Phase III Trials
Phase III trials are the final study used to prove that a medication is successful. If these studies are positive then the medication can be released to the market by the FDA. The phase III study must have one primary outcome measure that is the primary endpoint, and this endpoint must be clinically important (for multiple sclerosis usually attacks or disability). Many secondary endpoints may be included such as various MRI measures. The secondary endpoints help confirm the findings of the study, but the primary endpoint is the one that will determine whether the study is a success. MRI cannot be used as a primary endpoint because it is not clear whether a change on the MRI will be relevant to the person’s day-to-day life. Phase III studies also collect safety data. In multiple sclerosis, phase III studies have 250 to over a thousand patients. The FDA also usually requires that at least 2 phase III studies be conducted for a medication to come to market.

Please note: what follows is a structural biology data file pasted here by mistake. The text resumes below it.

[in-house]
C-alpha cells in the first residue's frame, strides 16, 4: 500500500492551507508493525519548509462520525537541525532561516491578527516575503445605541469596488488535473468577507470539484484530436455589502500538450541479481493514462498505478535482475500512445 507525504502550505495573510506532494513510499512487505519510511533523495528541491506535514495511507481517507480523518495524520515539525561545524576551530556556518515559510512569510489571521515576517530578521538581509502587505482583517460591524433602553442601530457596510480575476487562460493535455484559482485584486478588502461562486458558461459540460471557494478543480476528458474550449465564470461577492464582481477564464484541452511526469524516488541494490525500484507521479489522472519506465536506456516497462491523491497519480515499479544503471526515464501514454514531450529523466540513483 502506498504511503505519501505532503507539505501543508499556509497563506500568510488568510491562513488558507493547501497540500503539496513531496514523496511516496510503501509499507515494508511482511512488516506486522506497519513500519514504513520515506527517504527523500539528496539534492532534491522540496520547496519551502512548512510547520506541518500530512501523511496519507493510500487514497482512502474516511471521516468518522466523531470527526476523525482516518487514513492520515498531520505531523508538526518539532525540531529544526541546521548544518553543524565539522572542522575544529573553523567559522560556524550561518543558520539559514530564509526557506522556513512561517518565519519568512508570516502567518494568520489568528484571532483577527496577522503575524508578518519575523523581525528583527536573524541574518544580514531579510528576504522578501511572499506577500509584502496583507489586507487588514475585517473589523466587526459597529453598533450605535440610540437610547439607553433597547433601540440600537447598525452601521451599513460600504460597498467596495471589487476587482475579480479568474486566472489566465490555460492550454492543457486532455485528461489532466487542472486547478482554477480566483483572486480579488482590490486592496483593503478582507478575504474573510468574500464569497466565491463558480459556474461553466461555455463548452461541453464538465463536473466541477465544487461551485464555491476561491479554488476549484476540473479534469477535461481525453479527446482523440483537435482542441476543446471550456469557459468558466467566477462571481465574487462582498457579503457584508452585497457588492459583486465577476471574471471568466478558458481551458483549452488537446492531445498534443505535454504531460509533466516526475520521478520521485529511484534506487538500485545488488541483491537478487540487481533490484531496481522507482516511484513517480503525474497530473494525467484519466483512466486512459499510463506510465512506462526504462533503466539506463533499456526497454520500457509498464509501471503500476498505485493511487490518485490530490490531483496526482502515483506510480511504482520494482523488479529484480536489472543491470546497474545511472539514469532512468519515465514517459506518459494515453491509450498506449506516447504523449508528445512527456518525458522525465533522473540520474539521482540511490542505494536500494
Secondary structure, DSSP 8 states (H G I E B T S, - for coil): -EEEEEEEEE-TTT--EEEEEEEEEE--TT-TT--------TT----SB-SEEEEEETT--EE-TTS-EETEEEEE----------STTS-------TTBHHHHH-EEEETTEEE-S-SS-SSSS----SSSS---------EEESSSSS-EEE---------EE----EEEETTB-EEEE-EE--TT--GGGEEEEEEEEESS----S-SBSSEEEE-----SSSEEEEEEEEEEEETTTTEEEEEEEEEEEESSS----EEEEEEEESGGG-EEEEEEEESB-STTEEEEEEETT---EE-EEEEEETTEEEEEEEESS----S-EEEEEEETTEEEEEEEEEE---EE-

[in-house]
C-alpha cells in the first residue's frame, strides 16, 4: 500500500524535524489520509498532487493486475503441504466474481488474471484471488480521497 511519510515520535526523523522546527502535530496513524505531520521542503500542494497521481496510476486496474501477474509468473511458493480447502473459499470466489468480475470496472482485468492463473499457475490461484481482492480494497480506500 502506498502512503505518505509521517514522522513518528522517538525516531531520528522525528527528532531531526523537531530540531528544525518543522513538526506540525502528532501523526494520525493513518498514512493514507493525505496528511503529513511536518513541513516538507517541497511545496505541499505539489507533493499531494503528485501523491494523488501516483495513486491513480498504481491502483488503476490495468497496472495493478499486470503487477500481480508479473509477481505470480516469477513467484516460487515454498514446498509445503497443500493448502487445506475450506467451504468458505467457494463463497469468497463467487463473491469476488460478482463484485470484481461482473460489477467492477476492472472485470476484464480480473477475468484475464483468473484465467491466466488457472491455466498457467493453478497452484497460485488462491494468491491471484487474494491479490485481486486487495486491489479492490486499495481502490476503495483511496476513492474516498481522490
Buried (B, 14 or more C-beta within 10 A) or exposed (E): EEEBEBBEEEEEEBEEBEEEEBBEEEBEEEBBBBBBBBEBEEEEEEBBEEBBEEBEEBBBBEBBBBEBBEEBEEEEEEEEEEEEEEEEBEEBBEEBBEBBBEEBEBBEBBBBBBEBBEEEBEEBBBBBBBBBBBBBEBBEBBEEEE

Phase IV Trials
Phase IV trials occur after a medication is on the market. These are also called post-marketing studies. These are required to look for additional safety data as larger numbers of patients are treated with the medication. In addition, studies may be done to expand the types of patients treated with the medicine, or the diseases it is used for. The safety studies in phase IV involve tens of thousands of patients.